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How Agile Is Your Contact Center?

Published: March 21, 2013 | By: Greg Levin

Your contact center’s workforce management team carefully analyzes historical reports, factors in upcoming events and promotions that may impact call volume, composes the most accurate forecasts possible, and schedules the right number of agents to handle the predicted workload.

And all goes smoothly.

Except for when it doesn’t.

That’s when you find out what your contact center’s is really made of. That’s when you see just how agile your center really is.

No matter how competent your workforce management (WFM) team is, there is no way to get the forecast and the schedule right 100% of the time. The world and customers are far too unpredictable for that. Even in world-class contact centers, things don’t always go as planned, wrenches often get thrown into the works, and hurdles become a little bit higher. How much the managers, supervisors and agents sweat – and how aggravated customers get – during these times depends very much on the center’s level of agility. In centers that know how to react to the unexpected in real-time, skin stays dry and customers stay cool (because they don’t even know a near-crisis is occurring). In less agile centers, things can quickly start to resemble a riot in July.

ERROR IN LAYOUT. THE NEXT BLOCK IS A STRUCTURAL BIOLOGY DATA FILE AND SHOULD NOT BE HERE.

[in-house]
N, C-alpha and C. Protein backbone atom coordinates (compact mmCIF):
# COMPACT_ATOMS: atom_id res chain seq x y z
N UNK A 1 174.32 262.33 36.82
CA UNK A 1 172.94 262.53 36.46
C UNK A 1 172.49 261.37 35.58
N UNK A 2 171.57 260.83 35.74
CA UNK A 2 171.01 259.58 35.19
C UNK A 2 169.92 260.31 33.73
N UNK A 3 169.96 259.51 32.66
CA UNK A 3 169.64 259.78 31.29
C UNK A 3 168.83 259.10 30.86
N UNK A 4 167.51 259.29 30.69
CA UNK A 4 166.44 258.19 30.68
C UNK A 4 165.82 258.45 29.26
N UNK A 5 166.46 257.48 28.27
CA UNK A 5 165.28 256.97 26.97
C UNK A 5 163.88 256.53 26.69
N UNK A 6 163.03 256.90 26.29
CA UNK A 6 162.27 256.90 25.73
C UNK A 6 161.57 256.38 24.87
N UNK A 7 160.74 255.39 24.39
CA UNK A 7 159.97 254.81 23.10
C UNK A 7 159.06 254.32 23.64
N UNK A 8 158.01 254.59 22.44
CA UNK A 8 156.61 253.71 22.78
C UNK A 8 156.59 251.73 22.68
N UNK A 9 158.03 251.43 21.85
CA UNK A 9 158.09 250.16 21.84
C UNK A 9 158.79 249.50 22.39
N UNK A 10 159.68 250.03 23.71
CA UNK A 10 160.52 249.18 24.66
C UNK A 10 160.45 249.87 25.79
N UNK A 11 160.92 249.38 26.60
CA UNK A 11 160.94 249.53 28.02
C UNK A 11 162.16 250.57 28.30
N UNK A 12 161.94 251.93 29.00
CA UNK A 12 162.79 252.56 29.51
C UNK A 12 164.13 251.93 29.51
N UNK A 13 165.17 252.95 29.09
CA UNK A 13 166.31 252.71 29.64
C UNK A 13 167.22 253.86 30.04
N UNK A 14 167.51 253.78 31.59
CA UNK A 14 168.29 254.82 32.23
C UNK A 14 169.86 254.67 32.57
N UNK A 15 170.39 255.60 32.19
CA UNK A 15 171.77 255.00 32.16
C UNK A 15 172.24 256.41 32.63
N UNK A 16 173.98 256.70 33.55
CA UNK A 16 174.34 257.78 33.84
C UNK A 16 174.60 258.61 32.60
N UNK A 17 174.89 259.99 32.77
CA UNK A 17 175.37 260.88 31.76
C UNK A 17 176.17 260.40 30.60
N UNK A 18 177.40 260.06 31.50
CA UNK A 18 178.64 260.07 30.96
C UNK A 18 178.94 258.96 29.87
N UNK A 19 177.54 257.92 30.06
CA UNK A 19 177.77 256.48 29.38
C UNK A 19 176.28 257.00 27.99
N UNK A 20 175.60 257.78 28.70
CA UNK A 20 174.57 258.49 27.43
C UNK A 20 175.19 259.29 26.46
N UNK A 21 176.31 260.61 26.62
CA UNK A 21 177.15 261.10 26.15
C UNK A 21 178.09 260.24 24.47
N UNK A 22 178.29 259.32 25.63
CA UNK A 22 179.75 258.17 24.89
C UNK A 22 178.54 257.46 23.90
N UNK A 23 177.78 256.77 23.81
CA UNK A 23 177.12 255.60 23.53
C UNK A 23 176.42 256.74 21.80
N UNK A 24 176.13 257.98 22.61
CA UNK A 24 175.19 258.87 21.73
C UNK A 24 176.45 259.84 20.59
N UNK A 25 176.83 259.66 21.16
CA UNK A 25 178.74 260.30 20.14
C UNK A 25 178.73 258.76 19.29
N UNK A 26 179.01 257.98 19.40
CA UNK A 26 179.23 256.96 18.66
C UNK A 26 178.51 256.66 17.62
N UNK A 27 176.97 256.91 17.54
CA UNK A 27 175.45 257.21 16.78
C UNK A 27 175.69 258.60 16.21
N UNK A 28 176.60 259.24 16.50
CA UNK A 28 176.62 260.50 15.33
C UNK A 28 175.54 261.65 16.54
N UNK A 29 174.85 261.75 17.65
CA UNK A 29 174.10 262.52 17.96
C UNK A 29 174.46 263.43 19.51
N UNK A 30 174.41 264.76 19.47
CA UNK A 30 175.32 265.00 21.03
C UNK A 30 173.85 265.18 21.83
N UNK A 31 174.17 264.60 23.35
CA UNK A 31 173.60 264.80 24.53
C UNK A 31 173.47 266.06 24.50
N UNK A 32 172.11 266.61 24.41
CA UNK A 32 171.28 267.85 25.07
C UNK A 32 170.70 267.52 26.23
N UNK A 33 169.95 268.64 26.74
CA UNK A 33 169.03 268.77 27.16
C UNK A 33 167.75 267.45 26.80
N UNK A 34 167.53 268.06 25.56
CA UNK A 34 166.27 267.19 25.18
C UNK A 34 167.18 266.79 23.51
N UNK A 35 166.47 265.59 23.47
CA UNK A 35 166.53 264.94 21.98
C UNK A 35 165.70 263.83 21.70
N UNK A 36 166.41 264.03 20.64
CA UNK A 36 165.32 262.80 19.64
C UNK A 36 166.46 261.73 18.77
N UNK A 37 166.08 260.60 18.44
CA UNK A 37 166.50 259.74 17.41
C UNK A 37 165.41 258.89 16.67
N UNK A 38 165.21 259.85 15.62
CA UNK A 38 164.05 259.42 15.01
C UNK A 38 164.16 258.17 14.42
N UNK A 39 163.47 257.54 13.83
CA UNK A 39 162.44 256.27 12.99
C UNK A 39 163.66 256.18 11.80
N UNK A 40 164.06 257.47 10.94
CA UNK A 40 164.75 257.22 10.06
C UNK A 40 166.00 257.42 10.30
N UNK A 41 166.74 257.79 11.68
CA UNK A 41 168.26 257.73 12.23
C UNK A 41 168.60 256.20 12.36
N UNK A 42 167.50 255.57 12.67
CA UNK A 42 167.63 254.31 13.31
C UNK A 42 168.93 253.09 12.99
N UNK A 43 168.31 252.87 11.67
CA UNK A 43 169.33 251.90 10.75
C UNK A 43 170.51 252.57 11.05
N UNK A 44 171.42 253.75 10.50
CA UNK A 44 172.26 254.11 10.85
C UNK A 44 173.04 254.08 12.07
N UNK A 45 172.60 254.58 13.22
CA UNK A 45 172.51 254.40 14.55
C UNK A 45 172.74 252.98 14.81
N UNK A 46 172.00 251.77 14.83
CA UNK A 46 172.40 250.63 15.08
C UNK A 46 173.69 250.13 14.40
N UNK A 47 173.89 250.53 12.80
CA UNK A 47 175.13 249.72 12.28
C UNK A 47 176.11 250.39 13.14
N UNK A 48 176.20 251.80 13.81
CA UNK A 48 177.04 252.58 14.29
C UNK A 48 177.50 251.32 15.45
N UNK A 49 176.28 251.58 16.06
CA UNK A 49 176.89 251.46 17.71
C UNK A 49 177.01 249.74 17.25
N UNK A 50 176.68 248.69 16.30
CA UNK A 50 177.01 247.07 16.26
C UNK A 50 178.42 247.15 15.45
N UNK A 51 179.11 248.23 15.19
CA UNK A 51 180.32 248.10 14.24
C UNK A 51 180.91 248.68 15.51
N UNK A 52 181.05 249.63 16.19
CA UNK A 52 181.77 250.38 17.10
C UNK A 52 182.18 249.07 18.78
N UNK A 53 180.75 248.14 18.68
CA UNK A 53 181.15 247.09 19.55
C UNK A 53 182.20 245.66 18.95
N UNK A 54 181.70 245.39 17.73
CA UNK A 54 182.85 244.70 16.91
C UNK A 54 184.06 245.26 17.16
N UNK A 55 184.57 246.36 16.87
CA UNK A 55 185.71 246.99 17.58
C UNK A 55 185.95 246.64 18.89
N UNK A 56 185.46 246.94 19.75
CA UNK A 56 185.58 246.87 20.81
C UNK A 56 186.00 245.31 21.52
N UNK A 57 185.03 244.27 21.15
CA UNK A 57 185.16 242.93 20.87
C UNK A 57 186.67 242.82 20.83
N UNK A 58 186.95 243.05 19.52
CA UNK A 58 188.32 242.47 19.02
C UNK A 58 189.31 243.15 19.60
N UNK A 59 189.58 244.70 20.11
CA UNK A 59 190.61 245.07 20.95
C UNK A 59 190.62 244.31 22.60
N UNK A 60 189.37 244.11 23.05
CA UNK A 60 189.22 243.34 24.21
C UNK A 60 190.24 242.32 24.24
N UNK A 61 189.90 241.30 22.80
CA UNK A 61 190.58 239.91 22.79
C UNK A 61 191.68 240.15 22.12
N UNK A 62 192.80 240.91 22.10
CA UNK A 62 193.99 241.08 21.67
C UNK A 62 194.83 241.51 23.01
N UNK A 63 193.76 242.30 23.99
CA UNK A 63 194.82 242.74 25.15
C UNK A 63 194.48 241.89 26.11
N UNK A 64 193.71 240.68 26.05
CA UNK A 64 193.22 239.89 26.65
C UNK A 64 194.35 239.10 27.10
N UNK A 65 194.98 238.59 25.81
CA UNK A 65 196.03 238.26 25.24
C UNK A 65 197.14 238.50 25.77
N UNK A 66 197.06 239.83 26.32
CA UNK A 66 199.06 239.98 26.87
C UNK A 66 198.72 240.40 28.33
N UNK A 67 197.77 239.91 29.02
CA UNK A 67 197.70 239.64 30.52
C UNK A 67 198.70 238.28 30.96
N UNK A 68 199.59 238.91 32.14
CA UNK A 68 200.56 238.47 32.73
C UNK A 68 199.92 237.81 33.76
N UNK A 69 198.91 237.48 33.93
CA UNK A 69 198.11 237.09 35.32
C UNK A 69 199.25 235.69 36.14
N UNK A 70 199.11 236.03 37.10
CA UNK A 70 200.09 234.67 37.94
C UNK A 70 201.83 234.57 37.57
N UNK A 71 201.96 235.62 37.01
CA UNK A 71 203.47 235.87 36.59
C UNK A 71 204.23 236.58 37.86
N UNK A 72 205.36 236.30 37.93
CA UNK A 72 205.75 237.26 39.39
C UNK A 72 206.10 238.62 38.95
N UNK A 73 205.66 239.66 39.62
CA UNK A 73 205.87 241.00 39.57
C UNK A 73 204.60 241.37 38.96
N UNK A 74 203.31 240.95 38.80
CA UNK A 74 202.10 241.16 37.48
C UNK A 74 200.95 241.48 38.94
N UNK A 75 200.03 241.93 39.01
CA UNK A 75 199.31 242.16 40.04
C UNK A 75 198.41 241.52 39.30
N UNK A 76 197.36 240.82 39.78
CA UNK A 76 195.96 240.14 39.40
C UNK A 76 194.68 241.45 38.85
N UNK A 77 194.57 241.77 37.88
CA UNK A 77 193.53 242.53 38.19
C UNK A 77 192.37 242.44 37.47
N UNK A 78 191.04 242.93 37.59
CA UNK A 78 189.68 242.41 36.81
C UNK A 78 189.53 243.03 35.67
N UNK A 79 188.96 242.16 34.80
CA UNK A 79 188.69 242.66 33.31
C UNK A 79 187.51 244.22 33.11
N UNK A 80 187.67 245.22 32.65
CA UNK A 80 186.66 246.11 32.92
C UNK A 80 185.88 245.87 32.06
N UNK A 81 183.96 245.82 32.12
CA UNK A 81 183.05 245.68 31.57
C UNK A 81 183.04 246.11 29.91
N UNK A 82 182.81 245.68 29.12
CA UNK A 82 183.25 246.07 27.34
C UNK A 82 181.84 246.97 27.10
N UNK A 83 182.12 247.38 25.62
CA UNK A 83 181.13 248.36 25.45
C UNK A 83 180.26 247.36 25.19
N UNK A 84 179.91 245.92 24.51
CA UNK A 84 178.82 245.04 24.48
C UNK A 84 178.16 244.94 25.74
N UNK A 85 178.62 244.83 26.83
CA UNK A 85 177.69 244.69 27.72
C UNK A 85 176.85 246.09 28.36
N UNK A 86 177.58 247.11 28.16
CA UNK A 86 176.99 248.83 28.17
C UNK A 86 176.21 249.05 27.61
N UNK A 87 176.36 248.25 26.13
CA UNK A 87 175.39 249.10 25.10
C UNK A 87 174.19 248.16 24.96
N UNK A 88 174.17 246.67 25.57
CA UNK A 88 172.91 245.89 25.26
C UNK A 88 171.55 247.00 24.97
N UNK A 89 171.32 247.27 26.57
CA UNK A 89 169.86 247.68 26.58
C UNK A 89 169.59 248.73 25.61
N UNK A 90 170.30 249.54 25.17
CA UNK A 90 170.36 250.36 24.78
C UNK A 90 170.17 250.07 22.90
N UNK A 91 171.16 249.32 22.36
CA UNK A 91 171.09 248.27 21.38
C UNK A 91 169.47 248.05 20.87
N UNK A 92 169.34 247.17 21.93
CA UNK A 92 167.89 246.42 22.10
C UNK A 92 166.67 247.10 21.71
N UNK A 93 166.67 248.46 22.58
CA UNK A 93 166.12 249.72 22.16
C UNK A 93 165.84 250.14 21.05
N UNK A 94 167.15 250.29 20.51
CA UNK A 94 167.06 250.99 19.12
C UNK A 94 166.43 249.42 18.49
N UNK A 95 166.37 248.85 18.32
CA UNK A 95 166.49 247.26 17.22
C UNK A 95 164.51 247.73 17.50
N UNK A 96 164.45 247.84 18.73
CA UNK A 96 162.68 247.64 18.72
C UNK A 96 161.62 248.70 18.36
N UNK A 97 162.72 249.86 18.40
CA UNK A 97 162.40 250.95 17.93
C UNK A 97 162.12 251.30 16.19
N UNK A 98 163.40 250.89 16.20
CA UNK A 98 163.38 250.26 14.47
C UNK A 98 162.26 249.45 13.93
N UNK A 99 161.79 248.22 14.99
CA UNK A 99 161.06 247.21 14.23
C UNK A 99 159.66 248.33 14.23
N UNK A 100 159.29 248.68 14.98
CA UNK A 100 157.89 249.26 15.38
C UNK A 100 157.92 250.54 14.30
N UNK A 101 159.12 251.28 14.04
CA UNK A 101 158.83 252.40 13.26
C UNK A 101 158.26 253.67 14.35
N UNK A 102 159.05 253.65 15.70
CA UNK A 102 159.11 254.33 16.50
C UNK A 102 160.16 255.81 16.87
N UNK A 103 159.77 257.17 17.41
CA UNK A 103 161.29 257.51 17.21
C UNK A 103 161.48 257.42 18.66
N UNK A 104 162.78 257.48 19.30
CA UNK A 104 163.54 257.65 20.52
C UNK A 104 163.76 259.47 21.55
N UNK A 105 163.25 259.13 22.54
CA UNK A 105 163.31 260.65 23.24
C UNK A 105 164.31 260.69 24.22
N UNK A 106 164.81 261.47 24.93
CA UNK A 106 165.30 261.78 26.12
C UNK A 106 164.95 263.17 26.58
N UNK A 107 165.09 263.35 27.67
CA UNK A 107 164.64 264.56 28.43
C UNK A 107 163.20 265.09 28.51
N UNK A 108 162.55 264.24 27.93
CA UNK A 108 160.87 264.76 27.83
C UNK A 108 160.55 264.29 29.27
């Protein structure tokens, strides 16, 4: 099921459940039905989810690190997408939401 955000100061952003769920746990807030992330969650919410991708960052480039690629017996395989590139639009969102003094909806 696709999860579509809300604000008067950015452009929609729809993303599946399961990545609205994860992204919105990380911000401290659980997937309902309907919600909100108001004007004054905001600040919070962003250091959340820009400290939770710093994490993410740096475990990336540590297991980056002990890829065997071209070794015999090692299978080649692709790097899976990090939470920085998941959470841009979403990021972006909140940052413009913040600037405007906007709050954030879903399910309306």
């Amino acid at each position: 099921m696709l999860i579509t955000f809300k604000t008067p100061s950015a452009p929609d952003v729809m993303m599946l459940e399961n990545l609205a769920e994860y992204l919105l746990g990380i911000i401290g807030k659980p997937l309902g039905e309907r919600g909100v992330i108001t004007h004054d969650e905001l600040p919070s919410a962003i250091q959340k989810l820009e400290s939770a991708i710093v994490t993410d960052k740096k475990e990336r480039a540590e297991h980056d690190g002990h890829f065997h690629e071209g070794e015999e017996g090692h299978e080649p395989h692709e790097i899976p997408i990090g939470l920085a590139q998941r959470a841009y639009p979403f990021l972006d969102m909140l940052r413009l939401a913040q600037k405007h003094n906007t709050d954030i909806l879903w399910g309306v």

So, how agile is your contact center? If it doesn’t have at least some of the following real-time management capabilities and tactics in place, the answer is likely, “Not very.”

Ability to quickly react whenever contact volume far exceeds the forecast. Perhaps Marketing forgot to inform the contact center of a promotion. Or maybe the WFM team had too much to drink and simply erred in its calculations. Whatever the reason, the most agile contact centers are able to react swiftly and strategically whenever they find themselves notably understaffed for the incoming call load. These centers may not have been expecting the spike in volume, but they are prepared for it. Among the effective tactics and resources centers utilize in such situations include:

  • Postponing “flexible” work (email, outbound calls, coaching/training, data entry, etc.) so that the center has all agent hands on deck.
  • Using a “reserve team” (former agents who have moved to other areas, individuals who have been trained to handle basic call types, and/or the center’s own supervisors) to take calls.
  • Having home agents who are “on call” get, well, on calls.
  • Sending overflow calls to an outsourcer the center has contracted with.
  • Recording appropriate IVR announcements that may take care of the reason for many callers’ call. (E.g., informing them of a power or cable outage and letting them know the company is already “on it.”)
  • Reassigning agents to groups/queues that are getting slammed.


Ability to quickly react whenever contact volume falls far short of the forecast. Perhaps Marketing forgot to inform the contact center that it canceled a promotion. Or maybe the WFM team once again had too much to drink (it’s a stressful job) and erred in its calculations. The reason for being severely overstaffed doesn’t matter as much as what the center does about it. Wasting resources (and $$) is a real no-no in our industry. Agile contact centers fully understand this and thus have in place effective strategies for dealing with – and taking advantage of – occasional overstaffing.